Why has it lasted? Godspell’s universal themes, memorable pop-rock score, coupled with an exuberant playfulness and innocence, make it unique. Godspell is a heartfelt joy to behold and, I might add, perform. So, so many memories. Some hilarious! But for me, it’s all about the talented family that was created 50 years ago, with real love and respect starting from the top by creators John-Michael Tebelak, Stephen Schwartz, and our gentleman producer, Edgar Lansbury. I cherish all the many dear friendships that have endured and all the memories we continue to make. #AllGoodGifts #GODSPELLFOREVER

Center: Robin Lamont and John-Michael Tebelak with (clockwise from bottom left) Peggy Gordon, Sonia Manzano, Lamar Alford, Joanne Jonas,  Stephen Nathan, Gilmer McCormick, David Haskell, Herb Braha, and Jeffrey Mylett<br/>
Center: Robin Lamont and John-Michael Tebelak with (clockwise from bottom left) Peggy Gordon, Sonia Manzano, Lamar Alford, Joanne Jonas, Stephen Nathan, Gilmer McCormick, David Haskell, Herb Braha, and Jeffrey Mylett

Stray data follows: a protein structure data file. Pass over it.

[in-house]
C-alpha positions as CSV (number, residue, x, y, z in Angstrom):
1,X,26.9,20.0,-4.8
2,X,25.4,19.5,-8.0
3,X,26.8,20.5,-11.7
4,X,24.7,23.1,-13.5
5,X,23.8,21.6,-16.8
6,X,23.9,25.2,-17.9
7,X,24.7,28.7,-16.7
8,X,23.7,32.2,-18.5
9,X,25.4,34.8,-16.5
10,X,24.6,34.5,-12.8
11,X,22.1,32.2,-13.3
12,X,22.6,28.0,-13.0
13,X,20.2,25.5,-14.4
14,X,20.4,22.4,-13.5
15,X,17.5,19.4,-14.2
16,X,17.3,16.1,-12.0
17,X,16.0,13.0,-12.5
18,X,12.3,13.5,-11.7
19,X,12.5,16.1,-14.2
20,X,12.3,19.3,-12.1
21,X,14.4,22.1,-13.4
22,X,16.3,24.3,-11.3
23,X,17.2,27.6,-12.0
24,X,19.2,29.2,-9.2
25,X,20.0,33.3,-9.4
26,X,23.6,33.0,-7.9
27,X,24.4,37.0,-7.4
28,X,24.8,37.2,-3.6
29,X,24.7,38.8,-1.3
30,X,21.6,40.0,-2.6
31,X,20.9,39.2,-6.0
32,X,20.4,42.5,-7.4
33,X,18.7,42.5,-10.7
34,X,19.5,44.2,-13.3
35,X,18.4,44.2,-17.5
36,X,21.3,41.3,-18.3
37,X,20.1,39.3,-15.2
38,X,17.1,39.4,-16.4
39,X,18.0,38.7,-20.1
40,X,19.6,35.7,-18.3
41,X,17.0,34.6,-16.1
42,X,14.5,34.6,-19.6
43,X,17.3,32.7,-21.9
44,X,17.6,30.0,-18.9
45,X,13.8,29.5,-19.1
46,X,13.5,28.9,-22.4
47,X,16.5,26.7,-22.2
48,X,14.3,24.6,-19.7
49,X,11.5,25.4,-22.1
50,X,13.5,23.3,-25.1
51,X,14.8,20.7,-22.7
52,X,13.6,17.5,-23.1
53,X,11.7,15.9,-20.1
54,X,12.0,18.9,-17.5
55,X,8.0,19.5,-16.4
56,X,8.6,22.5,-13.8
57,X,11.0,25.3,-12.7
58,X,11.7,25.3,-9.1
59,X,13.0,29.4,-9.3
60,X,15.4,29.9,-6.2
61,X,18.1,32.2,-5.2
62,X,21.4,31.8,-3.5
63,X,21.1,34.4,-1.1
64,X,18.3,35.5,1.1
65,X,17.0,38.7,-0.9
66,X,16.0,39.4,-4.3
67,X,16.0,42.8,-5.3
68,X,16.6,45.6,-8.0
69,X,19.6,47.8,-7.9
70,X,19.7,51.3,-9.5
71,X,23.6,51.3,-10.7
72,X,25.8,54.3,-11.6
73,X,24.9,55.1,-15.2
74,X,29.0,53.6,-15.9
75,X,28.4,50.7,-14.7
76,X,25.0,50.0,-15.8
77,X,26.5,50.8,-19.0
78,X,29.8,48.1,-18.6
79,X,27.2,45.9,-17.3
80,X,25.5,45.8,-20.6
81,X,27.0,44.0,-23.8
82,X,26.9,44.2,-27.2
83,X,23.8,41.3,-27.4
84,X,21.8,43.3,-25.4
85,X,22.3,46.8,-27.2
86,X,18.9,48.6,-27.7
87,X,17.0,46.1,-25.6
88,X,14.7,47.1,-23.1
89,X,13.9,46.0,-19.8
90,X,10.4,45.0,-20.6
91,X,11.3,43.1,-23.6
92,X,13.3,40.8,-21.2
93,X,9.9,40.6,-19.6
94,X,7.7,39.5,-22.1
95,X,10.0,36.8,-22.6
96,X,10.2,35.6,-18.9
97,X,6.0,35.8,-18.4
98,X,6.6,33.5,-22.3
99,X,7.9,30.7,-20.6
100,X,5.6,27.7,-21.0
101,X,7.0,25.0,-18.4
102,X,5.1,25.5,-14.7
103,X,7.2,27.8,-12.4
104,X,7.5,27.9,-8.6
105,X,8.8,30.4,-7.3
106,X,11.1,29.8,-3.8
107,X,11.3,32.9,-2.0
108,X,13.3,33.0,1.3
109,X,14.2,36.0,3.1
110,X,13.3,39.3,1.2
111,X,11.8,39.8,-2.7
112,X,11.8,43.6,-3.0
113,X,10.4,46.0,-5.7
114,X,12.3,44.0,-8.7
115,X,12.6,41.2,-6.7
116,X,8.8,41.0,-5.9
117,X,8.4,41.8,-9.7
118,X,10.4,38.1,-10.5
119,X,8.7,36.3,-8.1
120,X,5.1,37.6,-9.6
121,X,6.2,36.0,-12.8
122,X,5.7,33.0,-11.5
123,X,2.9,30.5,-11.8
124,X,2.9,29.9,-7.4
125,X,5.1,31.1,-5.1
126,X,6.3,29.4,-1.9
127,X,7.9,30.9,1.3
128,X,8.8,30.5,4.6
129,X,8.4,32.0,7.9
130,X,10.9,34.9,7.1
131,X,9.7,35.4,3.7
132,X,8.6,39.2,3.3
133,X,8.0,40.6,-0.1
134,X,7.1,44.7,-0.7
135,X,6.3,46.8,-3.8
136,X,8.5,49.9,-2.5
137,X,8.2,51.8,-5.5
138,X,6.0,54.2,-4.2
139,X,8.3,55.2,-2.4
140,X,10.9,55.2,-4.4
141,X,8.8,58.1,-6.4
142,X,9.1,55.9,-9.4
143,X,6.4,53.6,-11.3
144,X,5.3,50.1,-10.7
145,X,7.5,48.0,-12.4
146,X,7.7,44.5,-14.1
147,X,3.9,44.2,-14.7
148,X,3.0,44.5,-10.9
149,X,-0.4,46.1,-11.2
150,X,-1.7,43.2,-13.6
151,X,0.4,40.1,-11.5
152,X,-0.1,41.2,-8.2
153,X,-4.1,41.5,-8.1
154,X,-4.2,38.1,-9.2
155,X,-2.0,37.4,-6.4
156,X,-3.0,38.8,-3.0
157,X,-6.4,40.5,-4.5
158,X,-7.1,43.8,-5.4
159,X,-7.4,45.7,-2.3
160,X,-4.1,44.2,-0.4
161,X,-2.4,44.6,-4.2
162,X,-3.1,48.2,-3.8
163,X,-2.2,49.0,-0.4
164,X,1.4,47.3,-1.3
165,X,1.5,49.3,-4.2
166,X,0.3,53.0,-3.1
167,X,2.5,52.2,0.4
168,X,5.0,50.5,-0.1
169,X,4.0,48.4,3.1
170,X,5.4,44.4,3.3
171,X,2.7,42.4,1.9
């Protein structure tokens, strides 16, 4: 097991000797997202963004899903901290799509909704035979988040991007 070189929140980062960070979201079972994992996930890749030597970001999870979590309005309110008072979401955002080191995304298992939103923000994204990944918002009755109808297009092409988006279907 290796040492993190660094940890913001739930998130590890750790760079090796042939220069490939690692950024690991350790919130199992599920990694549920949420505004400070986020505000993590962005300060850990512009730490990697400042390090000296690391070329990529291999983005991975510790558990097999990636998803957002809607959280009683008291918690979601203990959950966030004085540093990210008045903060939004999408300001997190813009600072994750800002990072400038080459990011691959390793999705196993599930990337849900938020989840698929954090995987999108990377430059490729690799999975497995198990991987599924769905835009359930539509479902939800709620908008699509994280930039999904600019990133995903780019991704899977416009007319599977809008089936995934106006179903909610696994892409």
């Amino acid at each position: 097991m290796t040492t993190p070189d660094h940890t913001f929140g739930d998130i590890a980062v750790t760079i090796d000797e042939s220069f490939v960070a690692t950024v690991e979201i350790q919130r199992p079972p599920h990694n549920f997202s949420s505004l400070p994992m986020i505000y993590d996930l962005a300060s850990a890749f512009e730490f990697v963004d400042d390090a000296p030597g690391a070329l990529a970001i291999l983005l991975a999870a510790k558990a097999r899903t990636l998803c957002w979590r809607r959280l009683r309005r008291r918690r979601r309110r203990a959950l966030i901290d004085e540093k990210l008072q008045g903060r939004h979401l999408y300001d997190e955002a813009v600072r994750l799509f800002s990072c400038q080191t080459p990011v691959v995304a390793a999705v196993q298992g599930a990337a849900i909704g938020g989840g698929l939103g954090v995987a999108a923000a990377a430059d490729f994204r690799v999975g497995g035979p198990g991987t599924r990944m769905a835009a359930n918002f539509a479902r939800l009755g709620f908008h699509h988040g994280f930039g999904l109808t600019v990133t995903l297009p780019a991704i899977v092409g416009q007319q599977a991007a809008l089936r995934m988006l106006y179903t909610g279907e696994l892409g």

Martha Swope/New York Public Library

Robin Lamont, Original cast–Carnegie-Mellon, LaMaMa, Off-Broadway Cherry Lane, Promenade, Broadway, film
I’m probably one of the more ubiquitous cast members, having originated the show at Carnegie-Mellon, opened the Off-Broadway and Broadway productions, and appeared in the film. Over the years I’ve seen numerous productions of Godspell, many with interesting new visions. In all of them, Stephen Schwartz’s score lifts them up to provide a fun, emotional show that doesn’t seem to age at all. I was lucky enough to sing “Day by Day” on the original cast and film albums. And I recall with visceral clarity that as soon as the iconic opening chords were played, one could almost hear a collective sigh in the audience—a sense that they were in good hands and would have a memorable, enjoyable evening of theatre.

For those who might wonder what I’m doing now: after a few years as a private investigator, then criminal prosecutor, I started writing suspense novels, and am working on honing my craft as a writer for TV and film.

Edgar Lansbury, Producer
Godspell remains popular because everyone can relate to it. Each of the characters has a personality trait that we can trace to an individual we know. The parables have a timeless message, but the setting can be any place or time period, providing endless opportunities for the show to be reimagined.